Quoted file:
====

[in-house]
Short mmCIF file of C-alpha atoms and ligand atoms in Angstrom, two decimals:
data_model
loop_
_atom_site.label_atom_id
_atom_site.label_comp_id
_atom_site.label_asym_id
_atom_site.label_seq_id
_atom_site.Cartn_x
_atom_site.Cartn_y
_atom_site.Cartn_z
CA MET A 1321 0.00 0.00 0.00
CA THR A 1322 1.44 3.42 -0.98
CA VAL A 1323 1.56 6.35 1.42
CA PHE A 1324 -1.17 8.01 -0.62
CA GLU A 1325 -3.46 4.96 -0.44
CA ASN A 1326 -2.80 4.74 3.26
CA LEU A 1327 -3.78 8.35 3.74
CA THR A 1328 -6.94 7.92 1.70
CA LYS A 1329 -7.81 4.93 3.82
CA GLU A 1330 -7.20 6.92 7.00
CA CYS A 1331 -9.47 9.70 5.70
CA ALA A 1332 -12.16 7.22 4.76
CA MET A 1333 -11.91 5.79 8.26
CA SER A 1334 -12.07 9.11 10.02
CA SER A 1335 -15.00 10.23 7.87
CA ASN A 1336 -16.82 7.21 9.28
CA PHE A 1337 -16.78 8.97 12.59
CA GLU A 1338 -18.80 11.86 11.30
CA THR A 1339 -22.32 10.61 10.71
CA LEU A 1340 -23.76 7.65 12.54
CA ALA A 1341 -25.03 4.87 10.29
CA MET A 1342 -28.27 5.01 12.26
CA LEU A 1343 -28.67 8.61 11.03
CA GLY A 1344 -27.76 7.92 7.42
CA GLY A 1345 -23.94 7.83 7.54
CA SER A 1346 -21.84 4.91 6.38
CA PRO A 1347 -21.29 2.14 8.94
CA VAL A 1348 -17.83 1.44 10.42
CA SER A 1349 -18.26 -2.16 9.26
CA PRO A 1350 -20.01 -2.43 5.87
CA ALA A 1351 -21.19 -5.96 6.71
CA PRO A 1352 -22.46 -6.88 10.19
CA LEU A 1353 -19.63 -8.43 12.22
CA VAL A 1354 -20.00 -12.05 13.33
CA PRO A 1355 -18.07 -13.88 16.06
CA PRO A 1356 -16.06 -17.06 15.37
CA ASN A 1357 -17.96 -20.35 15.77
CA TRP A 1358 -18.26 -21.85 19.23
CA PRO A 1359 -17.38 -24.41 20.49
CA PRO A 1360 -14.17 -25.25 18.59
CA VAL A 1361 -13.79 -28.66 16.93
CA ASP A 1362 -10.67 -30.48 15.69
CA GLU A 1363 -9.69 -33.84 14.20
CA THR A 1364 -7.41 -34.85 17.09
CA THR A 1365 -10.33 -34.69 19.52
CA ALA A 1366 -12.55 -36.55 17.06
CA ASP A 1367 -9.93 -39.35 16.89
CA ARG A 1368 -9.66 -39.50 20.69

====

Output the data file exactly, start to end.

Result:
[in-house]
Short mmCIF file of C-alpha atoms and ligand atoms in Angstrom, two decimals:
data_model
loop_
_atom_site.label_atom_id
_atom_site.label_comp_id
_atom_site.label_asym_id
_atom_site.label_seq_id
_atom_site.Cartn_x
_atom_site.Cartn_y
_atom_site.Cartn_z
CA MET A 1321 0.00 0.00 0.00
CA THR A 1322 1.44 3.42 -0.98
CA VAL A 1323 1.56 6.35 1.42
CA PHE A 1324 -1.17 8.01 -0.62
CA GLU A 1325 -3.46 4.96 -0.44
CA ASN A 1326 -2.80 4.74 3.26
CA LEU A 1327 -3.78 8.35 3.74
CA THR A 1328 -6.94 7.92 1.70
CA LYS A 1329 -7.81 4.93 3.82
CA GLU A 1330 -7.20 6.92 7.00
CA CYS A 1331 -9.47 9.70 5.70
CA ALA A 1332 -12.16 7.22 4.76
CA MET A 1333 -11.91 5.79 8.26
CA SER A 1334 -12.07 9.11 10.02
CA SER A 1335 -15.00 10.23 7.87
CA ASN A 1336 -16.82 7.21 9.28
CA PHE A 1337 -16.78 8.97 12.59
CA GLU A 1338 -18.80 11.86 11.30
CA THR A 1339 -22.32 10.61 10.71
CA LEU A 1340 -23.76 7.65 12.54
CA ALA A 1341 -25.03 4.87 10.29
CA MET A 1342 -28.27 5.01 12.26
CA LEU A 1343 -28.67 8.61 11.03
CA GLY A 1344 -27.76 7.92 7.42
CA GLY A 1345 -23.94 7.83 7.54
CA SER A 1346 -21.84 4.91 6.38
CA PRO A 1347 -21.29 2.14 8.94
CA VAL A 1348 -17.83 1.44 10.42
CA SER A 1349 -18.26 -2.16 9.26
CA PRO A 1350 -20.01 -2.43 5.87
CA ALA A 1351 -21.19 -5.96 6.71
CA PRO A 1352 -22.46 -6.88 10.19
CA LEU A 1353 -19.63 -8.43 12.22
CA VAL A 1354 -20.00 -12.05 13.33
CA PRO A 1355 -18.07 -13.88 16.06
CA PRO A 1356 -16.06 -17.06 15.37
CA ASN A 1357 -17.96 -20.35 15.77
CA TRP A 1358 -18.26 -21.85 19.23
CA PRO A 1359 -17.38 -24.41 20.49
CA PRO A 1360 -14.17 -25.25 18.59
CA VAL A 1361 -13.79 -28.66 16.93
CA ASP A 1362 -10.67 -30.48 15.69
CA GLU A 1363 -9.69 -33.84 14.20
CA THR A 1364 -7.41 -34.85 17.09
CA THR A 1365 -10.33 -34.69 19.52
CA ALA A 1366 -12.55 -36.55 17.06
CA ASP A 1367 -9.93 -39.35 16.89
CA ARG A 1368 -9.66 -39.50 20.69